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Hybrid Work Can Enhance Mentorship and Coaching, Says BCG Senior Partner

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Hybrid Work Can Enhance Mentorship And Coaching, Says Bcg Senior Partner

One of the most common arguments against hybrid work is that you can’t mentor and coach people when you’re not working in close proximity to each other, impeding their growth and development.

While it’s true that there’s no substitute for face-to-face, one-on-one personal interactions and collaboration—getting to know a colleague over drinks, dinner, or a long plane ride together, for example—when it comes to mentorship and coaching there are many ways to make it work in hybrid and, perhaps, even make it work better!

Here are several suggestions to make it work for you:

1. Make sure you meet initially in person. Hybrid doesn’t mean 100% remote. A lot of people get that wrong. The reason hybrid is the predominant work model coming out of the global pandemic is because we found out during those dark days, as COVID-19 forced us to work virtually, that some things are done better together, in the office, and some things are done just as well or better apart, away from office distractions. Building a relationship, whether for mentorship purposes or any other, requires real face time. It doesn’t have to be often. But it has to be where you begin.

I’ve mentored people I see only occasionally—maybe once a year at most—but it requires a strong foundation. You build that foundation by finding time to go out to dinner or drinks and getting to know the person you plan to mentor on a personal level. After the initial relationship has been built, quarterly or even twice-a-year meetings may do.

2. Keep a log. After you get to know the person you’re taking under your wing, write down what you learned so you don’t forget: their spouse or partner’s name, their children’s names and ages, where they’re originally from, where they went to school, what they do for fun, what their career aspirations are, what they’re working on, what they’re particularly good at.

When you have remote mentoring interactions, don’t hesitate to refer to your notes so you can ask about the family, or how a particular project is coming along. Trust me: It’ll make them happy that you remembered. Be sure to keep the log current. Update it every time you have an interaction. As I get older, written notes become so much more important!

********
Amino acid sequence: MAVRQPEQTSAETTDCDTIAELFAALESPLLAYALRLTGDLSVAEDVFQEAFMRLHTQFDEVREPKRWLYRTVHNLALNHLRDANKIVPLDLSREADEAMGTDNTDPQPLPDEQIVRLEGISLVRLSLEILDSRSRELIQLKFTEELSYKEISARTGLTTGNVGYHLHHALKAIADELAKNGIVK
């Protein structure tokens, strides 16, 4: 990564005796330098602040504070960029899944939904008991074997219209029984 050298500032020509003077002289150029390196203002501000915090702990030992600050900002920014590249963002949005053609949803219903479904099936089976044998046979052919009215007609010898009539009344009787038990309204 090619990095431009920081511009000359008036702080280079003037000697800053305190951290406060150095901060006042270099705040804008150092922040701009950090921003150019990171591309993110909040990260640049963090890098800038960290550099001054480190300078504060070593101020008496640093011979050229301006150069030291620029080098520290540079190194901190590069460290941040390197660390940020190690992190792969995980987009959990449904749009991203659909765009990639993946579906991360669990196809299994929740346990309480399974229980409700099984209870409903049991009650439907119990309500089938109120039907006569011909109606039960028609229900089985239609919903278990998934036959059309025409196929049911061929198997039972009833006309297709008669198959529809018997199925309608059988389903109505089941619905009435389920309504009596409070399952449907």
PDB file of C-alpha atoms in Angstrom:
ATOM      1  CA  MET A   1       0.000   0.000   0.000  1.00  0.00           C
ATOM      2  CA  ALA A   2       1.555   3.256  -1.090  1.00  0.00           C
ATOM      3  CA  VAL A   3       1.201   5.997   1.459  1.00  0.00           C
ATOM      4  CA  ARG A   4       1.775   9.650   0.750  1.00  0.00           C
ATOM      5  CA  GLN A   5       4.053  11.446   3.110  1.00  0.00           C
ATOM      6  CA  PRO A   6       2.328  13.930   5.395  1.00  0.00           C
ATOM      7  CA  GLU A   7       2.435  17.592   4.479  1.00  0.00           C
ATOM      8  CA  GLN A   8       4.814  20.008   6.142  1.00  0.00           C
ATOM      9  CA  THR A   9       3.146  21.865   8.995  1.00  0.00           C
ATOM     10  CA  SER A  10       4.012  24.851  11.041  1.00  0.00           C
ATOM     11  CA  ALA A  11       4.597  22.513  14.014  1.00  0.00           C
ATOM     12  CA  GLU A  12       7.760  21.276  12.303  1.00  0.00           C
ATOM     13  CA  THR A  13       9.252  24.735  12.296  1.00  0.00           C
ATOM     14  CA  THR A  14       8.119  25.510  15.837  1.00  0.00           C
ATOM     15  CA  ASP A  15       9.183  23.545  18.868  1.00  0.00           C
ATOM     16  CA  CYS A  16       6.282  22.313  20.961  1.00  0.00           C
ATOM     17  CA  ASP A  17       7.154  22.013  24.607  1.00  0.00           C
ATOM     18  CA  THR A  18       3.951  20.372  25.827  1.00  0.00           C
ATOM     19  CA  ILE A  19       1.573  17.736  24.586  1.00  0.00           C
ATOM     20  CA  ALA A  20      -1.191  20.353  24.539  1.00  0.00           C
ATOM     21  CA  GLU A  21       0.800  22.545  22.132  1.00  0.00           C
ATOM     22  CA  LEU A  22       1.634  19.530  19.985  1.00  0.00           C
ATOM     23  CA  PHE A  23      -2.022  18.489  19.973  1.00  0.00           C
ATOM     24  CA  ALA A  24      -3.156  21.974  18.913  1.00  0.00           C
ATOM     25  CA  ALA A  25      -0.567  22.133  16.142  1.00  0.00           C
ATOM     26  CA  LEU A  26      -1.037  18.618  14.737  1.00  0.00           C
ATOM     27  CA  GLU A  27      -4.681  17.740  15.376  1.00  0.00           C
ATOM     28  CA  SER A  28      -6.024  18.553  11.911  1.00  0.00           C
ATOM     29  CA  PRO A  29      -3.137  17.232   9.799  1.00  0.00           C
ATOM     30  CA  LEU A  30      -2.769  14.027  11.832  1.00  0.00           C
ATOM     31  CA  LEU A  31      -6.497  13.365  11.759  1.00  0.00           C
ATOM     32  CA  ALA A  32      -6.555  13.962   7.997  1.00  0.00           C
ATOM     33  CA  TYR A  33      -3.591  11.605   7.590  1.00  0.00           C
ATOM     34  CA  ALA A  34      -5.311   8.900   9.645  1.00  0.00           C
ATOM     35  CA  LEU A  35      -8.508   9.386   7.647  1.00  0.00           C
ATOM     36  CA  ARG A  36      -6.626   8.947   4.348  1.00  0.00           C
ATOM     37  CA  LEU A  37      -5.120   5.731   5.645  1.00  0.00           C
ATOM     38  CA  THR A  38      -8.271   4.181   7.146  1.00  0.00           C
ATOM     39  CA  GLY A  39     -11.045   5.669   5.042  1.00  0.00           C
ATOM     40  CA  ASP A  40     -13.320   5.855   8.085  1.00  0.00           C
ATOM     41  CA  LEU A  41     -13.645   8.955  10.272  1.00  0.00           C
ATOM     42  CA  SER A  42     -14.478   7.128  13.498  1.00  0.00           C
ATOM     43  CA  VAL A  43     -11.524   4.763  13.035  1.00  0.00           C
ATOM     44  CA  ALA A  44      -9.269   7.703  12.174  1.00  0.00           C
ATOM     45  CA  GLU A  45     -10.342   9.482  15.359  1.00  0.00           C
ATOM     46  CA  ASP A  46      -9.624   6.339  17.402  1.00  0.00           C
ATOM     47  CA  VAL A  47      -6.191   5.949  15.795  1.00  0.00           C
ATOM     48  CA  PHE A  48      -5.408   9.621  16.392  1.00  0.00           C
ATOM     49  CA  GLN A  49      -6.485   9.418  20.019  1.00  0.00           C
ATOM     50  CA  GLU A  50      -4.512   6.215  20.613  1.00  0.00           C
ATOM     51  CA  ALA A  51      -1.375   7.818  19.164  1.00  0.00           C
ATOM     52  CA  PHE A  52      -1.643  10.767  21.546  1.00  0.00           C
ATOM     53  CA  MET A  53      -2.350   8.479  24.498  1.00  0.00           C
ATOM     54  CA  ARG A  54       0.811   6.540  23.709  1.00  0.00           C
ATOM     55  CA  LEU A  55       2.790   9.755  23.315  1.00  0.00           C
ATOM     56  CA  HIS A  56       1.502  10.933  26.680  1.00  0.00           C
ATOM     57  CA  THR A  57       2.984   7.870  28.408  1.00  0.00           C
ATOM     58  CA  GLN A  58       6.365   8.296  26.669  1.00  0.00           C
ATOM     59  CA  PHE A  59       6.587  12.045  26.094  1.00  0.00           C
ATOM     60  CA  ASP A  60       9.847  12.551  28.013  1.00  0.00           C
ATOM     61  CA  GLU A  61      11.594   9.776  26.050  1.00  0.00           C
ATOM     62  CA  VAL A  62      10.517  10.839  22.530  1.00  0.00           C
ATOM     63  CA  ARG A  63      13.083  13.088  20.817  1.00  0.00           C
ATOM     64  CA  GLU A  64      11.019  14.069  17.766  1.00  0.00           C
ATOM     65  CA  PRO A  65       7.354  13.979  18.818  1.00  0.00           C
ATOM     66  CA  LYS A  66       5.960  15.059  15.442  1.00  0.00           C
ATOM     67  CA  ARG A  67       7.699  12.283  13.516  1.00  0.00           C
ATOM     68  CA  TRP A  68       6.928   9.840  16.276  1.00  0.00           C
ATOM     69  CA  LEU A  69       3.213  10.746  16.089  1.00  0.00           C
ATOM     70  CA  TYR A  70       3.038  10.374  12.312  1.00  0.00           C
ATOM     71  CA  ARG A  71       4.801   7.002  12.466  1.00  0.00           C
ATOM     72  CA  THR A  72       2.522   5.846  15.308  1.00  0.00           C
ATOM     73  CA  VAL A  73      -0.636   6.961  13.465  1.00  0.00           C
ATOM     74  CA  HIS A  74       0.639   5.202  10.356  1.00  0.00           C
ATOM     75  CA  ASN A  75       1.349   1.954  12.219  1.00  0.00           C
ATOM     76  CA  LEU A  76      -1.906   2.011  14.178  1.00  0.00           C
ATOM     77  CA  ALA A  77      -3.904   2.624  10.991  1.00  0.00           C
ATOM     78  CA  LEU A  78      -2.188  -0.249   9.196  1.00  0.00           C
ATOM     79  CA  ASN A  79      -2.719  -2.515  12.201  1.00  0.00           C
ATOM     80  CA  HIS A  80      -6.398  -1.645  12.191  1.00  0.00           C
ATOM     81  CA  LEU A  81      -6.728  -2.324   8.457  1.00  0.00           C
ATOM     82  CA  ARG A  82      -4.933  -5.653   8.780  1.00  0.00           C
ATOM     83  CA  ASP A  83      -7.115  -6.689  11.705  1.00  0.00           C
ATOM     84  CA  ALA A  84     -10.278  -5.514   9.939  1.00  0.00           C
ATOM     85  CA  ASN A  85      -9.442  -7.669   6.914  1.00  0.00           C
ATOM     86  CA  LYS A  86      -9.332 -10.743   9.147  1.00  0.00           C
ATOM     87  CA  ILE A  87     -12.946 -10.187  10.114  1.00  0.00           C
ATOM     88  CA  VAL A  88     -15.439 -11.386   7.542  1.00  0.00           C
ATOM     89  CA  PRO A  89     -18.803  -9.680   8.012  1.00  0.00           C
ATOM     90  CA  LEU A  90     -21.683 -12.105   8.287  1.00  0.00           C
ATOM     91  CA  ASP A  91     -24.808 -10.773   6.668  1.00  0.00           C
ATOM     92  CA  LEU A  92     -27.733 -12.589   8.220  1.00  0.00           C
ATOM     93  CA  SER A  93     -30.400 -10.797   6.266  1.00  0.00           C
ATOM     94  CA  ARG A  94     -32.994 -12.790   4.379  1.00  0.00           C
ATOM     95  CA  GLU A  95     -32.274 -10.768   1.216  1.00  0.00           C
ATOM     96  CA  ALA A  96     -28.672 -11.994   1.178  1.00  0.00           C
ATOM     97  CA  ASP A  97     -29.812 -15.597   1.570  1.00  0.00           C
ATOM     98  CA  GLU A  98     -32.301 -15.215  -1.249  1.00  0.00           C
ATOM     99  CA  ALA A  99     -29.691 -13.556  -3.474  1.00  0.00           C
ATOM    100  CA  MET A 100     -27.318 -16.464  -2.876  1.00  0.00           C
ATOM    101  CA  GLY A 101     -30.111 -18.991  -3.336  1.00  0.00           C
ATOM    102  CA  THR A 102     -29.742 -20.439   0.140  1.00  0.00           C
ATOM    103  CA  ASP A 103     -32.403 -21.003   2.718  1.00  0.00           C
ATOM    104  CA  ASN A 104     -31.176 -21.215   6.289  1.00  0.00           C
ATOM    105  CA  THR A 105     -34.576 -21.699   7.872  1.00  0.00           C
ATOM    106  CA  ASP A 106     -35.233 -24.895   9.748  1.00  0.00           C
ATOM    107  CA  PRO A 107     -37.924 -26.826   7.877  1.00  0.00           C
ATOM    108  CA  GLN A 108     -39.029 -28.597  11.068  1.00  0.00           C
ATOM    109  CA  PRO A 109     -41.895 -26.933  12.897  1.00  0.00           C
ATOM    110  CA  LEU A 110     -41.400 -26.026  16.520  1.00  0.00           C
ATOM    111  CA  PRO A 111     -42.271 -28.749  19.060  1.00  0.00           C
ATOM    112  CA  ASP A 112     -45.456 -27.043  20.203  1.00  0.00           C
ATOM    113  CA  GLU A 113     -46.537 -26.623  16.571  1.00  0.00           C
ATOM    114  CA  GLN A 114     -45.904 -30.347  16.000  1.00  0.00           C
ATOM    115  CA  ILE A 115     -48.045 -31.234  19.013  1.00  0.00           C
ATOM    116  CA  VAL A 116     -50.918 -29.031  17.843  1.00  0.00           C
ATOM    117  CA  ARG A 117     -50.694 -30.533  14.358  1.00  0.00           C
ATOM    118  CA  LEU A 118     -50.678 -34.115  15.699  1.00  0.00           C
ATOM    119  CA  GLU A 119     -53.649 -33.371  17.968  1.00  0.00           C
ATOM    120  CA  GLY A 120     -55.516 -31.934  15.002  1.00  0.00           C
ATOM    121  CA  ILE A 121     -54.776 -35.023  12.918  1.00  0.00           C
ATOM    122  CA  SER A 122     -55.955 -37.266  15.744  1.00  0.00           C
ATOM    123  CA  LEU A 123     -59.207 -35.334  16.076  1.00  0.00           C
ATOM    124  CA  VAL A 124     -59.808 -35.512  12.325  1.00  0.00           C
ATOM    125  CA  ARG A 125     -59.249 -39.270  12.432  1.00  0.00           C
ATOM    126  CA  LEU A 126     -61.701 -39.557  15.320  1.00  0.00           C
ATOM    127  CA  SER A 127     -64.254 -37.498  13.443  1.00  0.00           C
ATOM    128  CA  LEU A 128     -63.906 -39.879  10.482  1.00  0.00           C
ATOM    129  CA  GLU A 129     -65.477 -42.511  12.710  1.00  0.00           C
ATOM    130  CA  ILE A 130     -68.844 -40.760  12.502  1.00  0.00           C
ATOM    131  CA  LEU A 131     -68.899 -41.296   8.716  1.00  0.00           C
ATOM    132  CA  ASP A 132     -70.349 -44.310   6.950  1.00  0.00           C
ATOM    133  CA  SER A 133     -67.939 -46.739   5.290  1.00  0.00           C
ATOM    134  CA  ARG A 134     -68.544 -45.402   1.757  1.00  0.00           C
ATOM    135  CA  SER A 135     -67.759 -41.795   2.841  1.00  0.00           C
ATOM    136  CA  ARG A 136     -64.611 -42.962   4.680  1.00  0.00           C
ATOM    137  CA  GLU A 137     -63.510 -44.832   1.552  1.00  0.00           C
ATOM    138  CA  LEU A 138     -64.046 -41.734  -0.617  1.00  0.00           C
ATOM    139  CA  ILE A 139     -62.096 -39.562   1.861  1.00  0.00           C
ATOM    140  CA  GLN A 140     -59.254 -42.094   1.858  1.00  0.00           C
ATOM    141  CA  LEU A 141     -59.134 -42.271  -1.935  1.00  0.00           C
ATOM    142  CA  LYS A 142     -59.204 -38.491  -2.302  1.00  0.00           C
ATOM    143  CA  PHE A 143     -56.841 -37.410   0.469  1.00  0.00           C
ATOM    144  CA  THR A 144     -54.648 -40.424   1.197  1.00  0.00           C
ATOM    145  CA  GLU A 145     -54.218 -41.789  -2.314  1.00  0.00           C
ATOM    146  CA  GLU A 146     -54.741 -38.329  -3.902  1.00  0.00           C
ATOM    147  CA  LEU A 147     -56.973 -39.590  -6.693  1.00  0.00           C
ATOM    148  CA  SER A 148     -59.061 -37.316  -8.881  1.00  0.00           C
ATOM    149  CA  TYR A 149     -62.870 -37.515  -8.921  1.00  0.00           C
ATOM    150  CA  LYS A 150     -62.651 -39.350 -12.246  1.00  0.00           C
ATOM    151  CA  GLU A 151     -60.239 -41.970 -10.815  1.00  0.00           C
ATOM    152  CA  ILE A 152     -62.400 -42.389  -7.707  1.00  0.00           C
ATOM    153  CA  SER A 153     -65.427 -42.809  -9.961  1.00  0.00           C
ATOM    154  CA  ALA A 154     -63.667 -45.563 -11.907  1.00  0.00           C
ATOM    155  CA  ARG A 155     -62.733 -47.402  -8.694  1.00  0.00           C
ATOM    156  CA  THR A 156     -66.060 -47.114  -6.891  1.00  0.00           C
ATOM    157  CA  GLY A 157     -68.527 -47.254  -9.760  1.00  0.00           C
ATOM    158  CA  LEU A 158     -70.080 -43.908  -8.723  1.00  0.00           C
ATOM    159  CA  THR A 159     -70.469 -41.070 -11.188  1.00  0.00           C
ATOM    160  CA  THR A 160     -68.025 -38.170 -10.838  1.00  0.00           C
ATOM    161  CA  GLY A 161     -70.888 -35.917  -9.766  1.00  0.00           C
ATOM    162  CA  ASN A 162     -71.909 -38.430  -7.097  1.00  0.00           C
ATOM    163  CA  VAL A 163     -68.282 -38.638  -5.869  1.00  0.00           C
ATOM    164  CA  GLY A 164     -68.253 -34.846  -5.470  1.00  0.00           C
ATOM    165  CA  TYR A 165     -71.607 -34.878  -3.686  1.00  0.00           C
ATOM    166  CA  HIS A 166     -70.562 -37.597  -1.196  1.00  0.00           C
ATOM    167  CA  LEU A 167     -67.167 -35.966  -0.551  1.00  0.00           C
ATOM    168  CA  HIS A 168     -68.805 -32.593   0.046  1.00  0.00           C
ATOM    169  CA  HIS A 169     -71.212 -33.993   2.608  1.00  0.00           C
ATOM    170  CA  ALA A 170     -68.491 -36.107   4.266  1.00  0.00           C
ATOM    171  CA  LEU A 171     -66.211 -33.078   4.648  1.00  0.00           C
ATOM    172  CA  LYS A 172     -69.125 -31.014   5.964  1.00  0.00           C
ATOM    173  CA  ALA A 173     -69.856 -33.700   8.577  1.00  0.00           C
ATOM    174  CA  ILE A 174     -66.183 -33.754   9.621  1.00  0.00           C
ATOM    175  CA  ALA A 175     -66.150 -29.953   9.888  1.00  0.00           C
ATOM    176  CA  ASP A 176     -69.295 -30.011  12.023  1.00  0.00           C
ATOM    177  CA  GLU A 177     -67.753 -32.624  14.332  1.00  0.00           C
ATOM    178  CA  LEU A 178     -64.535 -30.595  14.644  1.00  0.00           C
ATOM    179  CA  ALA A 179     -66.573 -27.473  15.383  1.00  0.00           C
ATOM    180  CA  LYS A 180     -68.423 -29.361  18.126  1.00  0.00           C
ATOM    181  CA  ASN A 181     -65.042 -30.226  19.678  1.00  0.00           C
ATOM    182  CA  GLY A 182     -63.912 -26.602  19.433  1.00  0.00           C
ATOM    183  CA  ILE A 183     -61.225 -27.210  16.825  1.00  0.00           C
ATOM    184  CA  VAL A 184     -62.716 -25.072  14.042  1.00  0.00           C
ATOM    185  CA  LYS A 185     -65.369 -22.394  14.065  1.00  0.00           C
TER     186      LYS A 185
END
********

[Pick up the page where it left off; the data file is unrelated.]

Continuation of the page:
3. See something; say something. If the individual you’re mentoring does something that impresses you, or you hear a colleague, client or customer say something positive about his or her work, send a personal note congratulating them. The medium—a text, Slack message, e-mail or phone call—doesn’t matter nearly as much as the message: “I heard you did an amazing job on (fill in the blank). Well done!” The same applies to a hybrid meeting that you’re attending remotely: If the person you’re mentoring says something particularly useful or insightful, send them a private message saying “well done.”

On the other hand, if they’re sitting quietly and not speaking up—easy to do in most meetings, which are typically boring, a waste of time, and involve far too many participants, one or two of whom dominate the conversation—consider sending them a low-key private message encouraging them to jump in if you know they have something to contribute. “You should speak up. I know you have a lot of expertise in this area.” Follow up with a “well done” note immediately afterwards.

4. Be there. Coaching and mentoring activities can’t always be scheduled in advance. Some of it, by necessity, will always be spontaneous: when a problem arises, when the person you’re mentoring can’t decide between two equally appealing, or equally unappealing, courses of action, or when he or she just needs to vent about something. Helping people work though such matters is also part of the job. Forget the Slack; pick up the phone. Be the steady, senior colleague all of us have needed from time to time.

With all of this in mind, you can see that coaching and mentoring is not only doable in a hybrid work environment, but that hybrid work makes the job easier and more effective in some respects. Moreover, the bonds you create through multi-channel touch points will likely last a lifetime—regardless of where your career paths take you.

The relaxed rhythms of hybrid mentoring also might give you space and time to take on additional mentees. So, take some time to build your hybrid mentoring and coaching muscle. Both the people you help and your organization will be grateful.

Rachel Adams

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